Blueberries are magnificent little berries native to North America. A member of the botanical genus Vaccinium, which also includes cranberries and bilberries, blueberries are both delicious and packed full of phytonutrients. They are known to be particularly healthful fruits for diabetics and those at high risk for developing type 2 diabetes.
More than 60 different species of blueberries are endemic to both North and South America, though most modern-day commercially cultivated varieties are derived from blueberries native to the modern-day Eastern and North-Central United States. “Highbush” blueberry species are typically the cultivated form, while “lowbush” are more representative of blueberries found in the wild.
Native Americans used to eat wild blueberries, and there is evidence that certain tribes also cultivated this delicious fruit. For Native Americans of the Northeastern United States, blueberries were of particular importance, both in diet and spiritual beliefs. They were eaten fresh off the branch, dried for storage, and for use as an ingredient in a range of traditional dishes. Blueberries were actually part of the original “thanksgiving” ceremony, though in the long-run a lot more than just blueberries and turkeys were first received with thanks and then exploited from the Native Americans.
Nowadays, blueberries are cultivated around the world. From the United States (where Michigan, Maine, California, New Jersey and Georgia are some of the biggest producers) to Australia, Europe, Chile and Peru, blueberries can be enjoyed in a wide range of dishes, including fruit salads, pastries and smoothies. In the United States, May to October is the harvest for blueberries, with July declared as “blueberry month.”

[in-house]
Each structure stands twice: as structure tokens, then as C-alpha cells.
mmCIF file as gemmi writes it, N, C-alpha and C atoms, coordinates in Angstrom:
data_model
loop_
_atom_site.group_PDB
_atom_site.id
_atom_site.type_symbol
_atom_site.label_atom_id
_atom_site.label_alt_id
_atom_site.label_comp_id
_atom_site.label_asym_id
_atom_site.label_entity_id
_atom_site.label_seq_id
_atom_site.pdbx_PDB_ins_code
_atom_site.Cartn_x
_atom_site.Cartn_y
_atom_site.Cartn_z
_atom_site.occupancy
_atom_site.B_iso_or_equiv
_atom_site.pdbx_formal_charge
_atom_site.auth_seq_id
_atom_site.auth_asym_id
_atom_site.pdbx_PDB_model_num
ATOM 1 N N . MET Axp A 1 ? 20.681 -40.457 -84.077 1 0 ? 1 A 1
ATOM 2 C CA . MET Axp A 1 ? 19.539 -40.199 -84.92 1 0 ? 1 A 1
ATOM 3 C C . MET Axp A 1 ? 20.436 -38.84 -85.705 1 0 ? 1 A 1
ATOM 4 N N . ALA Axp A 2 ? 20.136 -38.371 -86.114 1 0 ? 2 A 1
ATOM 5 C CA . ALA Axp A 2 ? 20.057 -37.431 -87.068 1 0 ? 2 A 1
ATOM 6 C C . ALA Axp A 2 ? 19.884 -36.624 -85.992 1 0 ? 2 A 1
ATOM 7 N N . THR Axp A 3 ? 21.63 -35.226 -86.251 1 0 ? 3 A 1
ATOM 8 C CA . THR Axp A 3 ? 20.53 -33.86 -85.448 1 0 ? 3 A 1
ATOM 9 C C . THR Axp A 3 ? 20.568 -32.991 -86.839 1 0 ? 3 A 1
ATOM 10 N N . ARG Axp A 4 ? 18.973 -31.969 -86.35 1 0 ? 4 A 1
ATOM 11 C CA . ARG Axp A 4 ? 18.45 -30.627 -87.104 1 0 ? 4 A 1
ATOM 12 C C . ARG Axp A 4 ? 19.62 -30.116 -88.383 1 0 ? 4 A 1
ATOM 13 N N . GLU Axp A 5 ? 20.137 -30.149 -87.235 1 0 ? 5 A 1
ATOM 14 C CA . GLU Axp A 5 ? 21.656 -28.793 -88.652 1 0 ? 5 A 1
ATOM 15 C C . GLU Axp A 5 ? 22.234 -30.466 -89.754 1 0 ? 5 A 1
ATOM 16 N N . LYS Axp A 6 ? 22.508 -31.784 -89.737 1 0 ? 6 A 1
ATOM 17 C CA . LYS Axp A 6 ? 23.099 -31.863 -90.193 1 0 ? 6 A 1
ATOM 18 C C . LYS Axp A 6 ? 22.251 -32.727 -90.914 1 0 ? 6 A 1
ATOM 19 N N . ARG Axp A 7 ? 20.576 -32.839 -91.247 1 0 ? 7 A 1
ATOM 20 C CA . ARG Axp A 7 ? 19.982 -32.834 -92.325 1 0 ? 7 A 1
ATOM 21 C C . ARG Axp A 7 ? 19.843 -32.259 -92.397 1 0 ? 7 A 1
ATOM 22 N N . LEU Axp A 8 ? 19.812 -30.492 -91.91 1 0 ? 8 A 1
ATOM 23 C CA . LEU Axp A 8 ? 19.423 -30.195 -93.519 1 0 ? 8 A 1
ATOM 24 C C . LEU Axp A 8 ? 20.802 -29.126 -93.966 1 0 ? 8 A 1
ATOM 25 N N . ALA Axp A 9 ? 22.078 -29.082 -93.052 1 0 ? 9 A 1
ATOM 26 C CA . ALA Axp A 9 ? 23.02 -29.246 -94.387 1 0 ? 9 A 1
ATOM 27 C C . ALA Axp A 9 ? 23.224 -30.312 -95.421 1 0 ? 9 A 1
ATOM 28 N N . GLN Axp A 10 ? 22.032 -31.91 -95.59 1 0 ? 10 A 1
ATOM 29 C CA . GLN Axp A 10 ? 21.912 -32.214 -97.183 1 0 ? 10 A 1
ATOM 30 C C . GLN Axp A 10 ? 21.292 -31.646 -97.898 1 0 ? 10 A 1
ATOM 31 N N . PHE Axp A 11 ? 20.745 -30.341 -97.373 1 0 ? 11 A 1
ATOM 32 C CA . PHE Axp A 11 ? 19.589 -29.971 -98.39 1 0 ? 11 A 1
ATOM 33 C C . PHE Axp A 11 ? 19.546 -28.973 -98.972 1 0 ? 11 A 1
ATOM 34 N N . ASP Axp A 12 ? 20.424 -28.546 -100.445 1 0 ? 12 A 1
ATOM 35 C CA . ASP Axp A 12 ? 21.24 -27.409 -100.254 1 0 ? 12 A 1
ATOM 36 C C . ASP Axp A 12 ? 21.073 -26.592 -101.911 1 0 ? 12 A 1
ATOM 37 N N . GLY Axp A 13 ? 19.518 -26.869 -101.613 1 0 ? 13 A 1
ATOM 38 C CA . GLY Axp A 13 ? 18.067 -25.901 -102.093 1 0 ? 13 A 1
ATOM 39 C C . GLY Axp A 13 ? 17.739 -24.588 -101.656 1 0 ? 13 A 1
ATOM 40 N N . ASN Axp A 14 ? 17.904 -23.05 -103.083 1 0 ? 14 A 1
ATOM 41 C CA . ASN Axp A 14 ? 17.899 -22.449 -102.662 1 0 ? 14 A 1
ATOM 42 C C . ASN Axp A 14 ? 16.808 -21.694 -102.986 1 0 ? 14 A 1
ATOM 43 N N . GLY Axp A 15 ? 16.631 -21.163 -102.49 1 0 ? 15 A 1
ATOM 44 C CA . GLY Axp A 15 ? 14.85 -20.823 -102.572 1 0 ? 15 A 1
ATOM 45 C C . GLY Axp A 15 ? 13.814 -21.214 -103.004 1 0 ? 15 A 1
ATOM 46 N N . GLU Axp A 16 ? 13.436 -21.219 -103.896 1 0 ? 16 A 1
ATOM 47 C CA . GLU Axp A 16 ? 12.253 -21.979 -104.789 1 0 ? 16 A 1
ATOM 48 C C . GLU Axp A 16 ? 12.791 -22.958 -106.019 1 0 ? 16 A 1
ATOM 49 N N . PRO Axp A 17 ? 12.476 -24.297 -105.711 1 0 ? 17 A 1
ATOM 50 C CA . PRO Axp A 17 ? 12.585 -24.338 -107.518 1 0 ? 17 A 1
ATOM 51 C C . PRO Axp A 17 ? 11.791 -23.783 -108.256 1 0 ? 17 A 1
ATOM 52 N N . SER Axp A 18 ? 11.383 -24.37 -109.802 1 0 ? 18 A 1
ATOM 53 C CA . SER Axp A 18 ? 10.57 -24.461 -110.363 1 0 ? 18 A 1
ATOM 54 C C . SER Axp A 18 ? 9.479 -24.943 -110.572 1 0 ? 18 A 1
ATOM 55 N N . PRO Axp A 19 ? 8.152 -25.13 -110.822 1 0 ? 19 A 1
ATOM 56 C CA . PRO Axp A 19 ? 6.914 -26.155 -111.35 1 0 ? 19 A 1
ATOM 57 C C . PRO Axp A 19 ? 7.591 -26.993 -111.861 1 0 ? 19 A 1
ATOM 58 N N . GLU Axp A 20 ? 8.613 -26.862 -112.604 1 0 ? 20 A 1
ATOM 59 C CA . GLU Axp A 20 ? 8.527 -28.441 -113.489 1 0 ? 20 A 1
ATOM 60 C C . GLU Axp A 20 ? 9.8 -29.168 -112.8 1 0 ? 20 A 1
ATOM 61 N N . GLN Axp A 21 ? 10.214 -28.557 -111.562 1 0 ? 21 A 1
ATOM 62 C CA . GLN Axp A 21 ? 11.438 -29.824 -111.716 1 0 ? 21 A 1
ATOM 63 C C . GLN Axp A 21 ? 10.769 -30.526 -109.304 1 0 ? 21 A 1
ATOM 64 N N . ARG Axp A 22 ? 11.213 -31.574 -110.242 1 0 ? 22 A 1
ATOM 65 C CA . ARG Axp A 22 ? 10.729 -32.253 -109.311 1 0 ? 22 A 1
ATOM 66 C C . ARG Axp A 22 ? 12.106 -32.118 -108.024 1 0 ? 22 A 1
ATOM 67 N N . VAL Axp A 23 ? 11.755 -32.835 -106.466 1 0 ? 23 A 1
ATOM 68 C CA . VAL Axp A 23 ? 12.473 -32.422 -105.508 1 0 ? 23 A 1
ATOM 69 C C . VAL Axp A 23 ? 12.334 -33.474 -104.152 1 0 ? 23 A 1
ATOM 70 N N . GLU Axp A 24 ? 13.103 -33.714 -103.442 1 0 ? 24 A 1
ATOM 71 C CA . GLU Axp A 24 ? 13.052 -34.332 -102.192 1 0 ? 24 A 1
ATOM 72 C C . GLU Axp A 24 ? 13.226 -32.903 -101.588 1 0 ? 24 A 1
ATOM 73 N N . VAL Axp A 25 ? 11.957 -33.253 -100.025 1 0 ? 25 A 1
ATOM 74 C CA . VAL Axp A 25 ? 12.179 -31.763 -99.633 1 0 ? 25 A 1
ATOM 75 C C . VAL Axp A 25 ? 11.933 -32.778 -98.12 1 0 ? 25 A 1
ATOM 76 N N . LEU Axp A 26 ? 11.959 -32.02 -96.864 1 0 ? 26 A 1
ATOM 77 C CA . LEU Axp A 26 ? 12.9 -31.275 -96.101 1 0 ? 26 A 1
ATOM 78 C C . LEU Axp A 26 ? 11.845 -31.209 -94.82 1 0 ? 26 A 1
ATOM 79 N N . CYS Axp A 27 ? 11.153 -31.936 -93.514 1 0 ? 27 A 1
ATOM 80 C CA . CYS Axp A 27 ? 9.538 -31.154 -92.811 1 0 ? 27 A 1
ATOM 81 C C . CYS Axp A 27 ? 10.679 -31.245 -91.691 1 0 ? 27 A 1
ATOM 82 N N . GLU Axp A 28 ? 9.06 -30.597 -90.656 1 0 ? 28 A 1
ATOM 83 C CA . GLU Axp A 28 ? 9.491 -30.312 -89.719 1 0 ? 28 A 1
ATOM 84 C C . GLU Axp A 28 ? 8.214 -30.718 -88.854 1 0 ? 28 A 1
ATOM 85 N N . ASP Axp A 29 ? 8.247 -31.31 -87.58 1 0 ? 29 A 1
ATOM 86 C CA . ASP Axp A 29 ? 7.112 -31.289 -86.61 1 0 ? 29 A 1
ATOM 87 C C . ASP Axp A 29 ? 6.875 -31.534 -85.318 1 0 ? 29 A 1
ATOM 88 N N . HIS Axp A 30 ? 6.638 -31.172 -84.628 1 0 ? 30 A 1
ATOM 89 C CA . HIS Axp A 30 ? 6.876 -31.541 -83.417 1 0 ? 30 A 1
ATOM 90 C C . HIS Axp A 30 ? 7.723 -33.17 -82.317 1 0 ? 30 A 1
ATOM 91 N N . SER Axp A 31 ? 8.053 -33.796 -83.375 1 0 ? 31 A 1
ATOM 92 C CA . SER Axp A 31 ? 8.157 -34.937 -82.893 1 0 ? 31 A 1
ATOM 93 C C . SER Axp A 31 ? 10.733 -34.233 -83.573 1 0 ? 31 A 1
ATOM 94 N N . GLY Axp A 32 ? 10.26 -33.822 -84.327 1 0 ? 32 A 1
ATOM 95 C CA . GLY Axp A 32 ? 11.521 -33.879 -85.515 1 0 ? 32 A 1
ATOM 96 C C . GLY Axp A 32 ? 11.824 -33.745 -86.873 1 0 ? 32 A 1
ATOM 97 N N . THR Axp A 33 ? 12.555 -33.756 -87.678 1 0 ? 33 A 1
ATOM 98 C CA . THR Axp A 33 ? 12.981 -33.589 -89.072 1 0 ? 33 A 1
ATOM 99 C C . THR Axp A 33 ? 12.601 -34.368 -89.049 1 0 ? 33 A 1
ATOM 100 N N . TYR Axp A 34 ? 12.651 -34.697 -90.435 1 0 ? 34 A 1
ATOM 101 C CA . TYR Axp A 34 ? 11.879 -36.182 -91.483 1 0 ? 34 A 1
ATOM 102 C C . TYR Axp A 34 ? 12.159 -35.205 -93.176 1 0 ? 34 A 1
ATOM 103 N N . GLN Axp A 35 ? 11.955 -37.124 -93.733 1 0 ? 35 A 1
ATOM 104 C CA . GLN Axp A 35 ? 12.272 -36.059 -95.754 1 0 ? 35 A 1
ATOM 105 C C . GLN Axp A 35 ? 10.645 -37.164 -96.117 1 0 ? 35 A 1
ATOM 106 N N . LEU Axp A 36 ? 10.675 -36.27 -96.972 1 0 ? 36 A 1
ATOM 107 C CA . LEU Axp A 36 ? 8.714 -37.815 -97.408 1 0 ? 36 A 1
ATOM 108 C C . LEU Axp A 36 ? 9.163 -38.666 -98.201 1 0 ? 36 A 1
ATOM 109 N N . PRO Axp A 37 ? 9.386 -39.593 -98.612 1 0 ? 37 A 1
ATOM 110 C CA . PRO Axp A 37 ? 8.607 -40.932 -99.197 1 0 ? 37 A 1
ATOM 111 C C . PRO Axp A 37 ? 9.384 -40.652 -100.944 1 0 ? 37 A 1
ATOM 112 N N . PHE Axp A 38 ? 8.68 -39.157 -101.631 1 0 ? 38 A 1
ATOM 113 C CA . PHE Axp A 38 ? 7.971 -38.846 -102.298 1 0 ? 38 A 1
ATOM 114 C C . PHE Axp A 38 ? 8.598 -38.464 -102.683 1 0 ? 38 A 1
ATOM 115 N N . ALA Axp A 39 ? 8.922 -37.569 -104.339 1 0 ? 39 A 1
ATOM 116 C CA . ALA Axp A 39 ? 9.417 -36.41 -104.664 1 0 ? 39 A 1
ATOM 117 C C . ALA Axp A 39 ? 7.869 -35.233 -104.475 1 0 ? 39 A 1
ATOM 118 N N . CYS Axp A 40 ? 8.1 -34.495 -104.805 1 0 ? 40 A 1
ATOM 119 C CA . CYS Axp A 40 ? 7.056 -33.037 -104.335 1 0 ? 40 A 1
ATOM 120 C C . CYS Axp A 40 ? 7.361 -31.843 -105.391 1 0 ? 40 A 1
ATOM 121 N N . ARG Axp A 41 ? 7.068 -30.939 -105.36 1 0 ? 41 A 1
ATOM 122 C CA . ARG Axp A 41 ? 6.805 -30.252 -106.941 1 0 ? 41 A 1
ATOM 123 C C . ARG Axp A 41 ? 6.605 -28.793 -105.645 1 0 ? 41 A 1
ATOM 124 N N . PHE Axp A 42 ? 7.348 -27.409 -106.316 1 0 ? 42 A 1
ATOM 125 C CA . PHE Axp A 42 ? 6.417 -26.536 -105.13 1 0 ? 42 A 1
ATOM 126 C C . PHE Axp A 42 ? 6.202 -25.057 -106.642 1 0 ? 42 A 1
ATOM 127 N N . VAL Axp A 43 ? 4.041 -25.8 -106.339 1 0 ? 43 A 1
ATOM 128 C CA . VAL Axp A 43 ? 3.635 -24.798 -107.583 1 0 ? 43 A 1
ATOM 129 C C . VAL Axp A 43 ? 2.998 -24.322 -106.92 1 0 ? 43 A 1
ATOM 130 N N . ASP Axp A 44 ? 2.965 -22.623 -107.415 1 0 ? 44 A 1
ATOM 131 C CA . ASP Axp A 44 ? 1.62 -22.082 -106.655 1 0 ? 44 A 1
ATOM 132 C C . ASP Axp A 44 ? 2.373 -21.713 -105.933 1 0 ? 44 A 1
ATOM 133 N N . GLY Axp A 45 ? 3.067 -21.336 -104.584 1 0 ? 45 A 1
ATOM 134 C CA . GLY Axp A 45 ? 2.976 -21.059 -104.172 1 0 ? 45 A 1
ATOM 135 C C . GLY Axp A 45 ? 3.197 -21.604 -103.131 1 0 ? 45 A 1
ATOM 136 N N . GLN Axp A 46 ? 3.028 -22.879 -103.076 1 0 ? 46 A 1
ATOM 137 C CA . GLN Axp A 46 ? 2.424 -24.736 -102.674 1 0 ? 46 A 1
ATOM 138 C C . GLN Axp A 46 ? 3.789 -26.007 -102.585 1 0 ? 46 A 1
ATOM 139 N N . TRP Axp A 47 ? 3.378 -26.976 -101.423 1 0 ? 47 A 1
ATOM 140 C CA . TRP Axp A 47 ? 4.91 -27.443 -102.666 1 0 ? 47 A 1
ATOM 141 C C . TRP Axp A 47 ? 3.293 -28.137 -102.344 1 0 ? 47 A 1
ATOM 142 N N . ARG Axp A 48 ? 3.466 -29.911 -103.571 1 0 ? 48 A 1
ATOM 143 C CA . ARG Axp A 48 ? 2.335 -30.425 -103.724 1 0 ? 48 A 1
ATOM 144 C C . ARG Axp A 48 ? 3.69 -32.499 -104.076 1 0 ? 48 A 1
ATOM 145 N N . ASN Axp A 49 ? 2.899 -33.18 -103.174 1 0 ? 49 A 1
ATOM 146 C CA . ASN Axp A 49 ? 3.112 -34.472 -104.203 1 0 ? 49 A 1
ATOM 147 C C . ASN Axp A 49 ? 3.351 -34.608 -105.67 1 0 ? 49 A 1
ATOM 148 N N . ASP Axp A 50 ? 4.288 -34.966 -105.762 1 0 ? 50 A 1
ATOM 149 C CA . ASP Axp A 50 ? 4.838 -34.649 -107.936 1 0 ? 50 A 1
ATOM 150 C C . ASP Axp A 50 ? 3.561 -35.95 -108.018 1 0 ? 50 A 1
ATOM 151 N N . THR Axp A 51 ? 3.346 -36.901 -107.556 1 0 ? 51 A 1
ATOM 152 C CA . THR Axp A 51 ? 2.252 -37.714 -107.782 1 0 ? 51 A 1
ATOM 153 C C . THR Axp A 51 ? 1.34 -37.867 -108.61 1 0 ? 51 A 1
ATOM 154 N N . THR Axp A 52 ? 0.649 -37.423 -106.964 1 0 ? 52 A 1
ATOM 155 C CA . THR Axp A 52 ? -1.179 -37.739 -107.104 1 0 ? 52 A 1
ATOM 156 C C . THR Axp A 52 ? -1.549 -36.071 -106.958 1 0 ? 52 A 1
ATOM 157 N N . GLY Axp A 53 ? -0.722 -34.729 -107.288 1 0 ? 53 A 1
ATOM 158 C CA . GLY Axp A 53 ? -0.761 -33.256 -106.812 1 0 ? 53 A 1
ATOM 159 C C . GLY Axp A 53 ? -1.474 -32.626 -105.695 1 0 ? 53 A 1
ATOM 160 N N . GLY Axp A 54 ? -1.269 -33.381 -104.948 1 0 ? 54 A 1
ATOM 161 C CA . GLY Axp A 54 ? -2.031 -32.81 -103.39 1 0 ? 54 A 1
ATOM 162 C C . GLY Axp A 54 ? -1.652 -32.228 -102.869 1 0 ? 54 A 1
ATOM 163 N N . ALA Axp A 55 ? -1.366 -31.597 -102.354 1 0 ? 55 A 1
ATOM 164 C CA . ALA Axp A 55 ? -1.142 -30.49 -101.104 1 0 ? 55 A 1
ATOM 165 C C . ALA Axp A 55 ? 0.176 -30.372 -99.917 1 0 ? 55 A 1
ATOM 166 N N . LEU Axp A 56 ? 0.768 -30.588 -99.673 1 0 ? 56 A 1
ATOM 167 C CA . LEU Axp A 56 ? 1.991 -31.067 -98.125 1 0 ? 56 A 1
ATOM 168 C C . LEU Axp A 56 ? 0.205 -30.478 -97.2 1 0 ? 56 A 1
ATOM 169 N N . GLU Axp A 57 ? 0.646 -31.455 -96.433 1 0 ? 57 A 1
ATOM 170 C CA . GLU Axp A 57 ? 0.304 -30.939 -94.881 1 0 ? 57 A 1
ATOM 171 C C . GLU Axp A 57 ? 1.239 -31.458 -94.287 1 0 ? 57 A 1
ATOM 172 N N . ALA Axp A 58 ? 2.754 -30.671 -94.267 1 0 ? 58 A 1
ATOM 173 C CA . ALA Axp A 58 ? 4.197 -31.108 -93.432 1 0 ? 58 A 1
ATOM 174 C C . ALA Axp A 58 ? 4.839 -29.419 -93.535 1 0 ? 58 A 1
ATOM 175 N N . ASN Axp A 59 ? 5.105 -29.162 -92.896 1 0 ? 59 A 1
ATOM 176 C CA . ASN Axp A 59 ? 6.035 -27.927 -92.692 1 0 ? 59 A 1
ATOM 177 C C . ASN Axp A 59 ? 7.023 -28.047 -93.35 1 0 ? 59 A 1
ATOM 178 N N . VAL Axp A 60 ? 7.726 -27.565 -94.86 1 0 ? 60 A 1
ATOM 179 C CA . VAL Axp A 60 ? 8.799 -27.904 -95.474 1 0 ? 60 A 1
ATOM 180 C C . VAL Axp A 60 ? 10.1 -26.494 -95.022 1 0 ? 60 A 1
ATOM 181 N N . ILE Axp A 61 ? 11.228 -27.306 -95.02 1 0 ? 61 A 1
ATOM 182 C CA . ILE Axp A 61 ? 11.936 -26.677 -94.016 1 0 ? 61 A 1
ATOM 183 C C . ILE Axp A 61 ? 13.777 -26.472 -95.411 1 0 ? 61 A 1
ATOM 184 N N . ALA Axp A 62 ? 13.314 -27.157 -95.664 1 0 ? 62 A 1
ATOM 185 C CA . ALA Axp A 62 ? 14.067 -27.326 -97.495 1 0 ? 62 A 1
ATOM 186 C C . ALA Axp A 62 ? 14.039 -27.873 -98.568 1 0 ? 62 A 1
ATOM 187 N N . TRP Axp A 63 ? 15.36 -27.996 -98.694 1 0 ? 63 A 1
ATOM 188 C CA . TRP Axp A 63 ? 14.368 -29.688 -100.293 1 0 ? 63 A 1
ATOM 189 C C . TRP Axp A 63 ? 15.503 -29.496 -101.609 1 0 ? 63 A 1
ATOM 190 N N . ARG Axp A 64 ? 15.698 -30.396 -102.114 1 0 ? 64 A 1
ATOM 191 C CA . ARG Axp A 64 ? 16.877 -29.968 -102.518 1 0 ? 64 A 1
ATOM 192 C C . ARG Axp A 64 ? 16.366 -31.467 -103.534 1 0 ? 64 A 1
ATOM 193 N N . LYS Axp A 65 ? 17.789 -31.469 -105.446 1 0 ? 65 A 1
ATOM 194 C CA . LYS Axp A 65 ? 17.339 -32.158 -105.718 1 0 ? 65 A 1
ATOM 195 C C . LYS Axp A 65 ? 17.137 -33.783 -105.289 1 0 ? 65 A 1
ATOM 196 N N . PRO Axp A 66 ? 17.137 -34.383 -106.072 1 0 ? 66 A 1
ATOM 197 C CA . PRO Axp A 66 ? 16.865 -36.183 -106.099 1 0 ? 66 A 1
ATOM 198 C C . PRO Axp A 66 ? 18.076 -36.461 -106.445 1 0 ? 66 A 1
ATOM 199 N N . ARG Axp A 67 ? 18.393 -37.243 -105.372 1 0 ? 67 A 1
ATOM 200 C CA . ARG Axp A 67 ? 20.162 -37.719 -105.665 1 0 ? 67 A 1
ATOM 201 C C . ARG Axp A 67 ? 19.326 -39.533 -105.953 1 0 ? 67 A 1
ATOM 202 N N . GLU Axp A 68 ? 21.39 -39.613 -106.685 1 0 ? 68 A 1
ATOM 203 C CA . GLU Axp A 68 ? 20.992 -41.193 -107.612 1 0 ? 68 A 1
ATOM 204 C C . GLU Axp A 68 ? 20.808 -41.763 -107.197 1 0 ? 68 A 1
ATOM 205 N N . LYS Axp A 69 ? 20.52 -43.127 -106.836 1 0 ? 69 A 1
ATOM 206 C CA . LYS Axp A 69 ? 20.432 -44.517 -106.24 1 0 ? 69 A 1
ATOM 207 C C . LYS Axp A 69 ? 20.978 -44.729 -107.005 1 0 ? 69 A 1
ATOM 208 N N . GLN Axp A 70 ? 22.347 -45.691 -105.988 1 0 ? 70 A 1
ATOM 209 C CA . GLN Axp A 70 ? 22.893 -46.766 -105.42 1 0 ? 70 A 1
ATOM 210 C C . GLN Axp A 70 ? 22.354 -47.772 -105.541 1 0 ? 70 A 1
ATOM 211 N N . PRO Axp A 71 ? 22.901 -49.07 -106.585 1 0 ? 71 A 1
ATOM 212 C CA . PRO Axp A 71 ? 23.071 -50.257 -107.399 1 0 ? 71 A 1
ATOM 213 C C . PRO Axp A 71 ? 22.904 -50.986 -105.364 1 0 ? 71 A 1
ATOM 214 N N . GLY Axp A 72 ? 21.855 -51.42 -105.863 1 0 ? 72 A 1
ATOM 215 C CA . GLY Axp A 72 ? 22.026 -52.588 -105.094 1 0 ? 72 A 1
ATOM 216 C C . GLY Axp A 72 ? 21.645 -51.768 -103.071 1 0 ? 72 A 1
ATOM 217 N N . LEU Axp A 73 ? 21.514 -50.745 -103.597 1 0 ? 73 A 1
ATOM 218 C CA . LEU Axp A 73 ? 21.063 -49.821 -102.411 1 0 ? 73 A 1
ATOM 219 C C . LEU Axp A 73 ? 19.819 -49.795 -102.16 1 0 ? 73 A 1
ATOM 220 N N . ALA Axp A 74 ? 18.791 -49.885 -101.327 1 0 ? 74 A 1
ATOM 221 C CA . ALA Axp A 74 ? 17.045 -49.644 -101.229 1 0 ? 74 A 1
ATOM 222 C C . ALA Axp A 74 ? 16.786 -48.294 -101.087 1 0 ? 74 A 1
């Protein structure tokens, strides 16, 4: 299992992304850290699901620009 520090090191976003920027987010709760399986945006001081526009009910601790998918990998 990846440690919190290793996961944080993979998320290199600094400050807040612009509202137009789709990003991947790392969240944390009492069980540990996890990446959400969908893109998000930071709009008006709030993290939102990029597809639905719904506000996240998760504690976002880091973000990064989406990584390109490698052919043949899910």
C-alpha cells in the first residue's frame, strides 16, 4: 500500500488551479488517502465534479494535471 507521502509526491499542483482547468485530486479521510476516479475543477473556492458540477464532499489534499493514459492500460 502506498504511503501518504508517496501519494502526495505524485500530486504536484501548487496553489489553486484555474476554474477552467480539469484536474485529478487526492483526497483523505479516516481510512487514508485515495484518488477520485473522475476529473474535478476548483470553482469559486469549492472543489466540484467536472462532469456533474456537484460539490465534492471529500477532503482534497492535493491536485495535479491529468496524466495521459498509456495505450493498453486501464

Wild blueberries are also very popular with North American Black and Grizzly bears, who often travel many miles in search of ripe berries. Given how strong, sexy and gastronomically selective bears are, their love of blueberries should set an example for us humans to consume more blueberries in their fresh, whole, and locally grown form!
In addition to the bears, scientists also have shown us that to get the most health benefits from blueberries, it is best to consume them in their raw form as a whole fruit. In such form, blueberries are packed full of micronutrients and phytonutrients such as vitamins C and K, anthocyanins, flavonolds and stilbenoids (such as resveratrol, which is also found in abundance in red wine). The resulting antioxidant and anti-inflammatory properties of blueberries has the effect of helping control blood pressure, prevent heart disease, limit neurodegeneration, and aid in preventing and self-managing diabetes.
A recent study has shown that consuming blueberries, as well as grapes and apples, in their whole fruit form, “is significantly associated with a lower risk of type 2 diabetes”. On the other hand, the same study showed that drinking blueberry fruit juice may actually increase the risk of developing type 2 diabetes, due to its higher glycemic load. Another study showed the beneficial properties of blueberries in improving insulin resistance and glucose tolerance, with the potential to help prevent and manage type 2 diabetes.
Glycemic Index: 40-53 (depending on variety and ripeness) = Low
Resources and Further Reading
The preventative potential of consuming whole blueberries, apples and grapes for type 2 diabetes:
A study on the beneficial effects of blueberries on insulin resistance and glucose tolerance:
For more information on the blueberry and its cultivation:
For more information on the history of the blueberry and Native Americans:
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